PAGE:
Monday, June 02, 2008

May Media Month Encore--Media View of PR

May ended peacefully, and it's time for my local PR blog to move on from its focus on the news media.

But then I was alerted to this gem from the national media, namely a rant about PR related to Scott McLellan's book on "CBS Good Morning."

More like good grief! Another TV reporter painting the PR profession with broad and irresponsible brush. (His lack of reporting is the reason the world needs PR people--we often care more about truth than the often sensationalistic media--known collectively as the sensationalistas--particularly when it comes to national TV).

Good to see PRSA was on the job over the weekend and rapidly posted this letter in response. It's also reassuring to read the comments from many PR pros posted at the end of the "CBS Good Morning" item.

At least here in West Michigan the reporters don't have such a narrow view of PR. Many express appreciation for getting ideas and access from us. At least they are smart and honest enough to understand that there is good and bad PR, depending on the ethics of the practitioner.


Jen said...

And did you see his "apology" response?

He mentions in one of his diatribes that the public relations profession has brought this upon itself by past behavior. Seems to me like it's ignorant people like him--not necessarily journalists--who perpetuate the myth and continue to sully the profession as a whole.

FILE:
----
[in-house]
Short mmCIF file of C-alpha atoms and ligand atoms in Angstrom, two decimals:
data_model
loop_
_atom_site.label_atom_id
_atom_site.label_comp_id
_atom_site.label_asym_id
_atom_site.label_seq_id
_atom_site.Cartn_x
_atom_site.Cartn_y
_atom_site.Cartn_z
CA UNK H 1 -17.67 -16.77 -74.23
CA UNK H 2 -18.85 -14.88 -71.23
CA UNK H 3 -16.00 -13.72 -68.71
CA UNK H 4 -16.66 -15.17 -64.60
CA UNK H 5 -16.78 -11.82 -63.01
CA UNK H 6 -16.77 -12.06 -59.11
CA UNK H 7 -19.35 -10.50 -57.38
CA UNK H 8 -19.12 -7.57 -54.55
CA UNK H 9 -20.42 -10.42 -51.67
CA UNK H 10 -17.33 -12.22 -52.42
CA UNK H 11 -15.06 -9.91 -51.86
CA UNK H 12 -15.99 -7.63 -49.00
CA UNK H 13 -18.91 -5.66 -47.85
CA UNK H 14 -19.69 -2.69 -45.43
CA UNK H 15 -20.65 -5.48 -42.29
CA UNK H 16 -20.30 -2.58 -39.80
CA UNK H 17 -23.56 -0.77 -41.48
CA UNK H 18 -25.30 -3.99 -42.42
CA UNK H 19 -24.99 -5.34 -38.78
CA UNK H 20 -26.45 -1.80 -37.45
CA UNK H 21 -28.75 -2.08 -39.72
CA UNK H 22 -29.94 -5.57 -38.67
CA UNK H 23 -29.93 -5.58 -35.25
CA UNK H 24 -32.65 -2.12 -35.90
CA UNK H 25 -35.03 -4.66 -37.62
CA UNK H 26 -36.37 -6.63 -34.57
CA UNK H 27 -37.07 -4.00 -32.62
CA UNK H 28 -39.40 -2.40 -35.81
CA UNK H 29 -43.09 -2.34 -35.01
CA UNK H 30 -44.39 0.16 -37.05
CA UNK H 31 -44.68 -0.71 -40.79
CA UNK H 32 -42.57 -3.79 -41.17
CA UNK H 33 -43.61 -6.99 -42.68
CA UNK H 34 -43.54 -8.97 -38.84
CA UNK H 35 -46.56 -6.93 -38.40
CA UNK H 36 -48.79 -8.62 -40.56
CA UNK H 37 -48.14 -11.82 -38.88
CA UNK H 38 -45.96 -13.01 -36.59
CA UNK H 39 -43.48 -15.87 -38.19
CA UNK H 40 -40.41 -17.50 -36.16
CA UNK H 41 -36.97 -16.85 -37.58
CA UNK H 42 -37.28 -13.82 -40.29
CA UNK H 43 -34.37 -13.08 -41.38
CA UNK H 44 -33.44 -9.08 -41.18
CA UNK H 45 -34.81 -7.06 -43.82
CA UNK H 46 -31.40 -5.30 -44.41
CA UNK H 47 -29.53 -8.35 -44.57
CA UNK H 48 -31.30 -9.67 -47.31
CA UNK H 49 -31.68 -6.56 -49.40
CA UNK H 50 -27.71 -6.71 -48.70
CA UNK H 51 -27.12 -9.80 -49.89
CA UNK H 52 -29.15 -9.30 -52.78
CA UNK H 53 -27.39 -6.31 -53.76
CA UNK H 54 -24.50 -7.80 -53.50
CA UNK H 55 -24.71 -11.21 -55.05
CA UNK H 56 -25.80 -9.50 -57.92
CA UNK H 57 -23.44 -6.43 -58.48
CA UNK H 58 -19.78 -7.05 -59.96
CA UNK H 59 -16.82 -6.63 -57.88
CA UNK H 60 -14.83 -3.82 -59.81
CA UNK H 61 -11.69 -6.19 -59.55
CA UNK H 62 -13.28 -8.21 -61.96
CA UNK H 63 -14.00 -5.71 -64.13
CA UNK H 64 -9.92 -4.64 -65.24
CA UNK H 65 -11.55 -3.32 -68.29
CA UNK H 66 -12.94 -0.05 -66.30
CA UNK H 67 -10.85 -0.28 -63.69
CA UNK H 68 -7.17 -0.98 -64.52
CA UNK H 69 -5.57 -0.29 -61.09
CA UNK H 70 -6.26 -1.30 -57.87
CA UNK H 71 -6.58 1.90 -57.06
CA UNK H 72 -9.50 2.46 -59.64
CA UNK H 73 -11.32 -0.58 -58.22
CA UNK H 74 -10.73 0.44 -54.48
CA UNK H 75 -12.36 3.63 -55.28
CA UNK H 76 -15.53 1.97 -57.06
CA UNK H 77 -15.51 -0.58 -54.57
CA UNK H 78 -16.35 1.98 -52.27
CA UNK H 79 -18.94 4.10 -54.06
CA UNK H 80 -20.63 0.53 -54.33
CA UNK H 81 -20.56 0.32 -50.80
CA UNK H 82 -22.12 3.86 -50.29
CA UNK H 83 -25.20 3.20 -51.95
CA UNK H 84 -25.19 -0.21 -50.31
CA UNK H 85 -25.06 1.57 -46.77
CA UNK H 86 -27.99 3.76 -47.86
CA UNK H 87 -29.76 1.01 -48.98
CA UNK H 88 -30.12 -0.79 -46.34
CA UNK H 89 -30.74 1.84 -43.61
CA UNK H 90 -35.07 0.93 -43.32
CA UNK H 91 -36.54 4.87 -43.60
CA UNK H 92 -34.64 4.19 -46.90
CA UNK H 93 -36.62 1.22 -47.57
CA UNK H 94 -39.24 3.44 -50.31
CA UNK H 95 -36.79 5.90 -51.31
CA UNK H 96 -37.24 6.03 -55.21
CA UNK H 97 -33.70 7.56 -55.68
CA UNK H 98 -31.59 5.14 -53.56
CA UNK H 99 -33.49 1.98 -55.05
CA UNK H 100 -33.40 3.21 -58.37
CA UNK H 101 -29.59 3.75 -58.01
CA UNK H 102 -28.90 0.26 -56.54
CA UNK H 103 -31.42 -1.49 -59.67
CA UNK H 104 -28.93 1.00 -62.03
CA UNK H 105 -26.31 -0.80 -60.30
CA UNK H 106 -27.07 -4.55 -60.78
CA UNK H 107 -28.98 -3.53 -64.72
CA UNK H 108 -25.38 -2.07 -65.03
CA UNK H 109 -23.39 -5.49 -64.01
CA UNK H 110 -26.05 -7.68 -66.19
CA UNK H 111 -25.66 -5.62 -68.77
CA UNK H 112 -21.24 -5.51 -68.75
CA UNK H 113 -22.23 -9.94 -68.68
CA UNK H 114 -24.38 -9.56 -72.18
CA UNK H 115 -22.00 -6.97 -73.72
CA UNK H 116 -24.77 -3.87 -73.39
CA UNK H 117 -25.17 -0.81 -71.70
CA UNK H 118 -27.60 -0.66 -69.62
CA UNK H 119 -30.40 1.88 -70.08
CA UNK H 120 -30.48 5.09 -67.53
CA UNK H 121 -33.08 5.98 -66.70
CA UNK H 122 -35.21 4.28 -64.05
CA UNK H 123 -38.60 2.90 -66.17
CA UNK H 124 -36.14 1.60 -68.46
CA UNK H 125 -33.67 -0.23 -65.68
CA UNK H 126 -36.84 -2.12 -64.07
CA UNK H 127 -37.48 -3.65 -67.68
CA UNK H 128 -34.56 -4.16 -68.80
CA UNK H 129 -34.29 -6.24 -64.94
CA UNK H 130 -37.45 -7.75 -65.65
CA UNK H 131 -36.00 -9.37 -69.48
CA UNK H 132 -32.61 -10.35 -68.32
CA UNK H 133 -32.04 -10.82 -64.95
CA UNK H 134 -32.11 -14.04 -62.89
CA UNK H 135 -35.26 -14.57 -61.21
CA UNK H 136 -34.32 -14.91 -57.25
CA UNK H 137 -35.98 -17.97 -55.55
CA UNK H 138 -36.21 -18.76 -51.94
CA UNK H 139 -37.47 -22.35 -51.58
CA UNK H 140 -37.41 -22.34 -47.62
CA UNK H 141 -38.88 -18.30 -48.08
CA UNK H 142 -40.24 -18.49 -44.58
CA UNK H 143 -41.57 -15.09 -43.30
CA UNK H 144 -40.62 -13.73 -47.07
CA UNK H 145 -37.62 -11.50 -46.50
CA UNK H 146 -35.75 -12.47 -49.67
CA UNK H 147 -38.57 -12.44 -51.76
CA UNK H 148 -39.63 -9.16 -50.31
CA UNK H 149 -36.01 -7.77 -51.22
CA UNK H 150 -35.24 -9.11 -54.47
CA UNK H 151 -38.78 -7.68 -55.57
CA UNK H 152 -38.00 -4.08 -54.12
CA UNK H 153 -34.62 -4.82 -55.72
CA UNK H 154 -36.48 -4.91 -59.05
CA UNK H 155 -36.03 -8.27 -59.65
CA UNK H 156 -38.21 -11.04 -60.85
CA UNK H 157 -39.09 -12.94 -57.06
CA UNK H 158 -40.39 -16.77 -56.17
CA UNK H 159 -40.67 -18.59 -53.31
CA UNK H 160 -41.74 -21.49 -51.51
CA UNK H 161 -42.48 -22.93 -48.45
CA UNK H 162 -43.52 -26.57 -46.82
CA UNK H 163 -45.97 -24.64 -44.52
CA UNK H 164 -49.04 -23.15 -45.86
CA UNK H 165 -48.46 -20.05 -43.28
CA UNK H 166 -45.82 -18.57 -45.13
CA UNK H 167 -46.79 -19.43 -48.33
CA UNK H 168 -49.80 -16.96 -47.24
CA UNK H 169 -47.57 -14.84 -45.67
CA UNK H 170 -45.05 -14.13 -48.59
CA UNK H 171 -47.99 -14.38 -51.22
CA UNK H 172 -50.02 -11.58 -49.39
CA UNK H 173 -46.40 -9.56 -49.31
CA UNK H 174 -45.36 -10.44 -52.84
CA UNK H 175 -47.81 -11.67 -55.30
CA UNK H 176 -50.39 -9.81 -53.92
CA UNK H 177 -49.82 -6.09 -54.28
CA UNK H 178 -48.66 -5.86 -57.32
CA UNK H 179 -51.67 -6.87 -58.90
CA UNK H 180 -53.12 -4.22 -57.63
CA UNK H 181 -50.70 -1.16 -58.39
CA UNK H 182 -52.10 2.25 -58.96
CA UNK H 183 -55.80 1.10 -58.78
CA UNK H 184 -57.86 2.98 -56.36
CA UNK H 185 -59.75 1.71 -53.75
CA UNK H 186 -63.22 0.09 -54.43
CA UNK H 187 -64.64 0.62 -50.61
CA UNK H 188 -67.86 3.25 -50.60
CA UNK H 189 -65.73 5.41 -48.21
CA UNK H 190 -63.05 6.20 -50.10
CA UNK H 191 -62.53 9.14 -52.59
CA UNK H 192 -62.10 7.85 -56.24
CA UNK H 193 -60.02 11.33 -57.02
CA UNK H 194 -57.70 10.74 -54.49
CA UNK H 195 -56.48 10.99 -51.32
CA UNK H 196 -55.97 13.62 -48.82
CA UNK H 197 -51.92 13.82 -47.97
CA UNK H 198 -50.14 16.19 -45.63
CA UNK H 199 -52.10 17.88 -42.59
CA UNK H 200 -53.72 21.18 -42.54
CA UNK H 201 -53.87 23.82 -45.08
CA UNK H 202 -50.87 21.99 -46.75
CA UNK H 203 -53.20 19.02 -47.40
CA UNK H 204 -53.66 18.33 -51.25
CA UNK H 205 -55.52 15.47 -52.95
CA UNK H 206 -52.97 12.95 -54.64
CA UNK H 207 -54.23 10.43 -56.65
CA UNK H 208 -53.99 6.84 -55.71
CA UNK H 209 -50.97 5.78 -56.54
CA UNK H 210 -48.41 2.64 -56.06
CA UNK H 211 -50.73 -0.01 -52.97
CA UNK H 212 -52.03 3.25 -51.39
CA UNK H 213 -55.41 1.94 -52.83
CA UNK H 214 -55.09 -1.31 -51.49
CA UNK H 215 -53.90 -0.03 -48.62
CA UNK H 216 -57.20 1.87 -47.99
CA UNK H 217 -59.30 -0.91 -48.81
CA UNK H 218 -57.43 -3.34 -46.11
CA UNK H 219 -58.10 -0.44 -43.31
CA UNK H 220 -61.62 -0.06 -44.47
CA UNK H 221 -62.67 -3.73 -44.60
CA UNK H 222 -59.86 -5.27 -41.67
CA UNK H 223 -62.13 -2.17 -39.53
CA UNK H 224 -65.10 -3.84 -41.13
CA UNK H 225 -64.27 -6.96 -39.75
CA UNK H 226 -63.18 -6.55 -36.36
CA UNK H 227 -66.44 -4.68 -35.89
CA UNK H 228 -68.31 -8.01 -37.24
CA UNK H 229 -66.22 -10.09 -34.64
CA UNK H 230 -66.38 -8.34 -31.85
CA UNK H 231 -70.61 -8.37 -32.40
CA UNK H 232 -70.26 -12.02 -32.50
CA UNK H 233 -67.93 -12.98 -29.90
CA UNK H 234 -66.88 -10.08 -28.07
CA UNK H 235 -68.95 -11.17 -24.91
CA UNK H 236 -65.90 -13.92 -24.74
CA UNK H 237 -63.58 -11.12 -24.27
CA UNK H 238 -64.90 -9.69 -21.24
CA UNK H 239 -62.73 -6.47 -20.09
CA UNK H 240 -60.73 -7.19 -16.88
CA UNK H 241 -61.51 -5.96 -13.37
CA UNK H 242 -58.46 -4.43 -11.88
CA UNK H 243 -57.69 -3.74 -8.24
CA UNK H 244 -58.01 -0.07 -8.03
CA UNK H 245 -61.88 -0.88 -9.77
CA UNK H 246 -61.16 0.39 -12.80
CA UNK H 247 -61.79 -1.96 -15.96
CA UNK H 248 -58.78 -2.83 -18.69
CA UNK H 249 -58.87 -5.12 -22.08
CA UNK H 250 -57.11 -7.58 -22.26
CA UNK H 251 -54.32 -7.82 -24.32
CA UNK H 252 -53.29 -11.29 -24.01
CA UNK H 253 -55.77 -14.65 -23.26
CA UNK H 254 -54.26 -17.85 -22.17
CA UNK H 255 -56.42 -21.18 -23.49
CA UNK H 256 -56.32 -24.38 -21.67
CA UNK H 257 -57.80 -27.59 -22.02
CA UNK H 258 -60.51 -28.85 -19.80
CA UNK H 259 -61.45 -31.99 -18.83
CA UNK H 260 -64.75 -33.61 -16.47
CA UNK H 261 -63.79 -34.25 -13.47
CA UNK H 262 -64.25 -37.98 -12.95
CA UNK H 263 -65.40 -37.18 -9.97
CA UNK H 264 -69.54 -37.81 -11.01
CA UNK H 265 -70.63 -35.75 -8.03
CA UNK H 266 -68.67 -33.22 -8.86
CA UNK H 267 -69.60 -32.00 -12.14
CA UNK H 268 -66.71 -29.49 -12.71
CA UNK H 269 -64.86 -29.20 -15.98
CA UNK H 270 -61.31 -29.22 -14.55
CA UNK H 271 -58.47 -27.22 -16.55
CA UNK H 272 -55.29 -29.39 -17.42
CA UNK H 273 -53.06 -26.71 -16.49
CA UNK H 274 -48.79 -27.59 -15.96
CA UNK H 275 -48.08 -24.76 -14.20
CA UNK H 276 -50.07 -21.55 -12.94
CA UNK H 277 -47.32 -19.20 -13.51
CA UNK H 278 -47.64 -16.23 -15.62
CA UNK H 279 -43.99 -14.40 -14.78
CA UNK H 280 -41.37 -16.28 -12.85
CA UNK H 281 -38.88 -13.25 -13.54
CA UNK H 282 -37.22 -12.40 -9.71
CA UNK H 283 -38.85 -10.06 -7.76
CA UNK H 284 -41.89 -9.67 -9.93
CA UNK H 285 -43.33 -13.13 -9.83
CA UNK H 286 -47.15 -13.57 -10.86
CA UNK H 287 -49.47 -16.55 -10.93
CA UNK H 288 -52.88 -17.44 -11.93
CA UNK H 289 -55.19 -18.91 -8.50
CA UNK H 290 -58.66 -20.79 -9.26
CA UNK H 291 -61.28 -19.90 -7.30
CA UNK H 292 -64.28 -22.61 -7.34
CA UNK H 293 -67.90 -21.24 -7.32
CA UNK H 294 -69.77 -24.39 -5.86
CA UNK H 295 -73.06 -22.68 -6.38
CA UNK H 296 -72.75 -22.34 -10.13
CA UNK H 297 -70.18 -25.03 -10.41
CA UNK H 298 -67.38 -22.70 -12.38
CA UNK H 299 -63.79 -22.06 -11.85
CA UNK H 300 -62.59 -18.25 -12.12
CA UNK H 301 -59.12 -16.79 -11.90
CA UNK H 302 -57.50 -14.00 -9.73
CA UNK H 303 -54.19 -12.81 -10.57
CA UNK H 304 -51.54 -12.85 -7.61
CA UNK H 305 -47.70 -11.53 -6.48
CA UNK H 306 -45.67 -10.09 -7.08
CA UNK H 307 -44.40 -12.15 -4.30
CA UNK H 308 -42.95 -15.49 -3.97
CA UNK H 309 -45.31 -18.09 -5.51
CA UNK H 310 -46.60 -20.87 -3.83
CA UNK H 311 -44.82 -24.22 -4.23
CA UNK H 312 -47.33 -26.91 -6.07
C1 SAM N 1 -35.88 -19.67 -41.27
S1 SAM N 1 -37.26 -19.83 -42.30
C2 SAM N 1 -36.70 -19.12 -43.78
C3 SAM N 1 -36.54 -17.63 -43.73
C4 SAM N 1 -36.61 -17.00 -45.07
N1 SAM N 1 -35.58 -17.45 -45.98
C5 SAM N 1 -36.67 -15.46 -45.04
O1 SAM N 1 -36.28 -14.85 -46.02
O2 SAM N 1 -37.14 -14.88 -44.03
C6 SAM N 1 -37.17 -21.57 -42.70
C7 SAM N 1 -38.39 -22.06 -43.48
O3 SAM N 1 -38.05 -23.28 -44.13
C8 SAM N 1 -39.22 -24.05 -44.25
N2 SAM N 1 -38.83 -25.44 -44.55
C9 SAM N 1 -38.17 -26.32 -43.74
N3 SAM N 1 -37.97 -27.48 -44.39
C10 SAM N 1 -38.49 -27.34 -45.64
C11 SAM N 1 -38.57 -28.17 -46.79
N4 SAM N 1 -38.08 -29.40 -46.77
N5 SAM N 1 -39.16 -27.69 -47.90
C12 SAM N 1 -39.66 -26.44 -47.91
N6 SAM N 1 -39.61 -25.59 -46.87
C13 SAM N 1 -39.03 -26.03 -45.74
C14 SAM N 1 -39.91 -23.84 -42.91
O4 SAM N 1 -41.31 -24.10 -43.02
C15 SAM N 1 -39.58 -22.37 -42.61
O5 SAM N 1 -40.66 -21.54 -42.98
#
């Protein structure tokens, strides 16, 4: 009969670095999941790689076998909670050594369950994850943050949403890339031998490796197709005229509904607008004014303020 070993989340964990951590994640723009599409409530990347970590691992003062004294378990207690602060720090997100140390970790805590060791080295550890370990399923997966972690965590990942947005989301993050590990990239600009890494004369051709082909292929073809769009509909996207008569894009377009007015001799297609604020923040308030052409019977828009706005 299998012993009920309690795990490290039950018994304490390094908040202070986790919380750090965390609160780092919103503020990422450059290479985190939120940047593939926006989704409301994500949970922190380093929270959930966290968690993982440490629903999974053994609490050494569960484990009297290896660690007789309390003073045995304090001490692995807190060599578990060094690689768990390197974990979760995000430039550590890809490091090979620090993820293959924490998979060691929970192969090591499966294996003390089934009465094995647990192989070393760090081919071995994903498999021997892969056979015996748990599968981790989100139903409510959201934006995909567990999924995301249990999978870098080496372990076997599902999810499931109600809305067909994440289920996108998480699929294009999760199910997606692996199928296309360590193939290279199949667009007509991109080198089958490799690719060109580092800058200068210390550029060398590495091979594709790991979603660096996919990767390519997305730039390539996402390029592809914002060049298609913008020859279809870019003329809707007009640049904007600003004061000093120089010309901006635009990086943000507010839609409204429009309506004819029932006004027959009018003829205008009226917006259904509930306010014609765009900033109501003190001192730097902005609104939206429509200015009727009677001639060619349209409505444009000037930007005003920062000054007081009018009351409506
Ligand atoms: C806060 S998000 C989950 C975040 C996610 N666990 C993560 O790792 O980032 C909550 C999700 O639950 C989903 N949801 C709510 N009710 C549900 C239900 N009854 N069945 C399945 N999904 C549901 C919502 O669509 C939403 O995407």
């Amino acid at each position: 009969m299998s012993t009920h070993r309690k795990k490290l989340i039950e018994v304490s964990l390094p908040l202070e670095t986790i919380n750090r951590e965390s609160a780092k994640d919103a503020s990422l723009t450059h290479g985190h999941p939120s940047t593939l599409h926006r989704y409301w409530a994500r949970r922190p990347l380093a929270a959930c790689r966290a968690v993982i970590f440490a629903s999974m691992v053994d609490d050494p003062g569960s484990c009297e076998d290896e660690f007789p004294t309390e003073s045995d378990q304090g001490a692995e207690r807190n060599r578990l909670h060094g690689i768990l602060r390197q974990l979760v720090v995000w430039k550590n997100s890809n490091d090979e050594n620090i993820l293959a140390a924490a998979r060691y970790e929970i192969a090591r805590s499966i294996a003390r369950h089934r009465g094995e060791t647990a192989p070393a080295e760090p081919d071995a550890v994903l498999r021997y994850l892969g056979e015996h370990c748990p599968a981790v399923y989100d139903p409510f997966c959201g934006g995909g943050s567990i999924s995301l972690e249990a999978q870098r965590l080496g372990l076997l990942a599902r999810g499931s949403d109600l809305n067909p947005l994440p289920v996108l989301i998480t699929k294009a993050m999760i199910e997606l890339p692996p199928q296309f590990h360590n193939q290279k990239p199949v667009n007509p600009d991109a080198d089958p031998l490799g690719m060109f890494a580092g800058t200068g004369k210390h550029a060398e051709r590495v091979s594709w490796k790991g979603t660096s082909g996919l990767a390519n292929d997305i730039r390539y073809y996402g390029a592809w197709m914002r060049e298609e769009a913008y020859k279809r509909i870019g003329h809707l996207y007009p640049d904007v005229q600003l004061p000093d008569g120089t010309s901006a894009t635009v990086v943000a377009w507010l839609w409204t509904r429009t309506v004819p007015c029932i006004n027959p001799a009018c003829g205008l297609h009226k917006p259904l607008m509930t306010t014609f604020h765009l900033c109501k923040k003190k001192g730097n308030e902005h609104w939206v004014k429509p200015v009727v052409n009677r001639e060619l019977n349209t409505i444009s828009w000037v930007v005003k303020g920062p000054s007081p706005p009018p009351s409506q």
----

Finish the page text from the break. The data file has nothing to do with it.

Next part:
Tim Penning, APR said...

Too true. The media do cultivate the image the public has of the PR profession though. Recent research I did shows that the entertainment media and the news media have been consistently negative in their stereotypical portrayals of PR people since the term "public relations" first entered the American lexicon in the 1920s. That certainly has long-term effect, and continues in today's "Sex and the City" and "Phone Booth" portrayals of PR people as shallow, selfish hacks.

In addition to the media, we have bad PR practitioners to blame--but those are anecdotes, and the media is irresponsible in generalizing bad examples as characteristic of the profession. That's weak intellect, the old-fashioned straw man argument. It's the same as saying all journalism is characterized by tabloids, all doctors are like the one in EGR who re-used sutures, all professors smoke pipes and wear elbow patches and have no practical experience :)

Another problem we have, and another research project I'm doing, is that people don't realize how much they rely on "PR" because they don't know what it is. As some of the comments on CBS' web site show, annual reports, fundraising dinners for charities, responsible crisis response etc are also "PR," but you never hear the media describe it as such in those cases. Then it's just a back channel relationship. When organizations communicate well, credit goes to "management."